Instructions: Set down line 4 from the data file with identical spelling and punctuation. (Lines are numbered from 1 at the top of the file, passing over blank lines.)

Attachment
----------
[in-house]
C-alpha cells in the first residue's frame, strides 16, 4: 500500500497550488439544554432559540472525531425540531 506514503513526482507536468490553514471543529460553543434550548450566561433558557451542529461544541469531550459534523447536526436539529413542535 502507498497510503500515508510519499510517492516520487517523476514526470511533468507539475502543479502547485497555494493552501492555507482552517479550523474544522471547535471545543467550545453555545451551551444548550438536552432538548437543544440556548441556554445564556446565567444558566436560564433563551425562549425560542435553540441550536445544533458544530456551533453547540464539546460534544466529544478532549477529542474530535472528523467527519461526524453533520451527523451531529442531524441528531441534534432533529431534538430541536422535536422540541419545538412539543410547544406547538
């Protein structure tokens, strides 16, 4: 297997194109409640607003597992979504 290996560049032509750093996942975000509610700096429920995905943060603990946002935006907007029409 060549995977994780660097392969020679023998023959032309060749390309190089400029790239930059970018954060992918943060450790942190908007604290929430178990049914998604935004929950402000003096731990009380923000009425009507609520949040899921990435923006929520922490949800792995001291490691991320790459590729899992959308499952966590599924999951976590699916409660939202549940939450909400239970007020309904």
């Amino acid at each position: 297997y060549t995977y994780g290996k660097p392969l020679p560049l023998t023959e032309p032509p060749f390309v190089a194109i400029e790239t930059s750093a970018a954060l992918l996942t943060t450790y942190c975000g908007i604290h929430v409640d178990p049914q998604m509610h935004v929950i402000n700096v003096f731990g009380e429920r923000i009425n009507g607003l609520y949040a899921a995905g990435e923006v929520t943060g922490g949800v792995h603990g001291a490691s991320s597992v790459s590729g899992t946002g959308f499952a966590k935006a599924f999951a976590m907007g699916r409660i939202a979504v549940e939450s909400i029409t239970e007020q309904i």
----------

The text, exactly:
């Amino acid at each position: 297997y060549t995977y994780g290996k660097p392969l020679p560049l023998t023959e032309p032509p060749f390309v190089a194109i400029e790239t930059s750093a970018a954060l992918l996942t943060t450790y942190c975000g908007i604290h929430v409640d178990p049914q998604m509610h935004v929950i402000n700096v003096f731990g009380e429920r923000i009425n009507g607003l609520y949040a899921a995905g990435e923006v929520t943060g922490g949800v792995h603990g001291a490691s991320s597992v790459s590729g899992t946002g959308f499952a966590k935006a599924f999951a976590m907007g699916r409660i939202a979504v549940e939450s909400i029409t239970e007020q309904i």